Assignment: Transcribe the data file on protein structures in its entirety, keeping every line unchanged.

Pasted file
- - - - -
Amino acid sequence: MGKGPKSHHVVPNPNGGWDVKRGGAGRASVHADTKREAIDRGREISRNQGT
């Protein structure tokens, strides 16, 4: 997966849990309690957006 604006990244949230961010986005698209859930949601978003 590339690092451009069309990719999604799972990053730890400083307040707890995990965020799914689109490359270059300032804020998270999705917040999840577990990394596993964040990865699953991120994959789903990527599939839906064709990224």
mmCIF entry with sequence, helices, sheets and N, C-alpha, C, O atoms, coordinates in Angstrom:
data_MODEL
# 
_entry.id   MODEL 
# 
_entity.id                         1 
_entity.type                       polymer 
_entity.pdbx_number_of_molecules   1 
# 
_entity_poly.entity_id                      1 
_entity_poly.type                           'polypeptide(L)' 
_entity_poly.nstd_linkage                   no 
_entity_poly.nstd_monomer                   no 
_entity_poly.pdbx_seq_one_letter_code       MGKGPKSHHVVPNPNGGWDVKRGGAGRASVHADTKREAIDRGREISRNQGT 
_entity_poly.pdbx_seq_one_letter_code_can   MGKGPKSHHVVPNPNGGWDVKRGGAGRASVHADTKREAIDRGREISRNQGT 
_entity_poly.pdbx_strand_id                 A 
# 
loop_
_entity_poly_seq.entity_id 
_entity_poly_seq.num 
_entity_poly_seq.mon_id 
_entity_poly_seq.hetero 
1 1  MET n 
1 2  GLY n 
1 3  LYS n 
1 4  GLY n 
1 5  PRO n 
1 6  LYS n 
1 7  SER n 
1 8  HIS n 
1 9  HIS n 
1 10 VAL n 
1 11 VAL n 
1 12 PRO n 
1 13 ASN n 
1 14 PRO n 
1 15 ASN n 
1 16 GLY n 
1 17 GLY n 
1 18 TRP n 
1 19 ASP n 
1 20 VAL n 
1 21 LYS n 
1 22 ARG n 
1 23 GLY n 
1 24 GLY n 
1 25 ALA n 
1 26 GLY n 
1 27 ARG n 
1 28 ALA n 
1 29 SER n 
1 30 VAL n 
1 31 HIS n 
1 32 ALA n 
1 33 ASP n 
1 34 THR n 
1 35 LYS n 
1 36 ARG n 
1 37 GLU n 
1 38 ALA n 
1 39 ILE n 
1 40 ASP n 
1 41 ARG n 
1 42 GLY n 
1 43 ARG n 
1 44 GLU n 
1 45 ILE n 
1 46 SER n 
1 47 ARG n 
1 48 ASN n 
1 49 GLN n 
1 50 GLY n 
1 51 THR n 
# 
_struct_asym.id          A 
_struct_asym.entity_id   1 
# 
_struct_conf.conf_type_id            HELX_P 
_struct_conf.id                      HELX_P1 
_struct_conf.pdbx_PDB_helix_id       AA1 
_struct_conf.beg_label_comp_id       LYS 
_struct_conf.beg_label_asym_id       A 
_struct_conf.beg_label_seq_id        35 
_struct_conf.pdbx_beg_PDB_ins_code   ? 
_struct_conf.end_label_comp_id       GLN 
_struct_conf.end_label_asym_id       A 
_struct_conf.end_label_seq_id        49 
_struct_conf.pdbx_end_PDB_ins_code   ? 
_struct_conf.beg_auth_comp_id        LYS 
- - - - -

Amino acid sequence: MGKGPKSHHVVPNPNGGWDVKRGGAGRASVHADTKREAIDRGREISRNQGT
């Protein structure tokens, strides 16, 4: 997966849990309690957006 604006990244949230961010986005698209859930949601978003 590339690092451009069309990719999604799972990053730890400083307040707890995990965020799914689109490359270059300032804020998270999705917040999840577990990394596993964040990865699953991120994959789903990527599939839906064709990224």
mmCIF entry with sequence, helices, sheets and N, C-alpha, C, O atoms, coordinates in Angstrom:
data_MODEL
# 
_entry.id   MODEL 
# 
_entity.id                         1 
_entity.type                       polymer 
_entity.pdbx_number_of_molecules   1 
# 
_entity_poly.entity_id                      1 
_entity_poly.type                           'polypeptide(L)' 
_entity_poly.nstd_linkage                   no 
_entity_poly.nstd_monomer                   no 
_entity_poly.pdbx_seq_one_letter_code       MGKGPKSHHVVPNPNGGWDVKRGGAGRASVHADTKREAIDRGREISRNQGT 
_entity_poly.pdbx_seq_one_letter_code_can   MGKGPKSHHVVPNPNGGWDVKRGGAGRASVHADTKREAIDRGREISRNQGT 
_entity_poly.pdbx_strand_id                 A 
# 
loop_
_entity_poly_seq.entity_id 
_entity_poly_seq.num 
_entity_poly_seq.mon_id 
_entity_poly_seq.hetero 
1 1  MET n 
1 2  GLY n 
1 3  LYS n 
1 4  GLY n 
1 5  PRO n 
1 6  LYS n 
1 7  SER n 
1 8  HIS n 
1 9  HIS n 
1 10 VAL n 
1 11 VAL n 
1 12 PRO n 
1 13 ASN n 
1 14 PRO n 
1 15 ASN n 
1 16 GLY n 
1 17 GLY n 
1 18 TRP n 
1 19 ASP n 
1 20 VAL n 
1 21 LYS n 
1 22 ARG n 
1 23 GLY n 
1 24 GLY n 
1 25 ALA n 
1 26 GLY n 
1 27 ARG n 
1 28 ALA n 
1 29 SER n 
1 30 VAL n 
1 31 HIS n 
1 32 ALA n 
1 33 ASP n 
1 34 THR n 
1 35 LYS n 
1 36 ARG n 
1 37 GLU n 
1 38 ALA n 
1 39 ILE n 
1 40 ASP n 
1 41 ARG n 
1 42 GLY n 
1 43 ARG n 
1 44 GLU n 
1 45 ILE n 
1 46 SER n 
1 47 ARG n 
1 48 ASN n 
1 49 GLN n 
1 50 GLY n 
1 51 THR n 
# 
_struct_asym.id          A 
_struct_asym.entity_id   1 
# 
_struct_conf.conf_type_id            HELX_P 
_struct_conf.id                      HELX_P1 
_struct_conf.pdbx_PDB_helix_id       AA1 
_struct_conf.beg_label_comp_id       LYS 
_struct_conf.beg_label_asym_id       A 
_struct_conf.beg_label_seq_id        35 
_struct_conf.pdbx_beg_PDB_ins_code   ? 
_struct_conf.end_label_comp_id       GLN 
_struct_conf.end_label_asym_id       A 
_struct_conf.end_label_seq_id        49 
_struct_conf.pdbx_end_PDB_ins_code   ? 
_struct_conf.beg_auth_comp_id        LYS 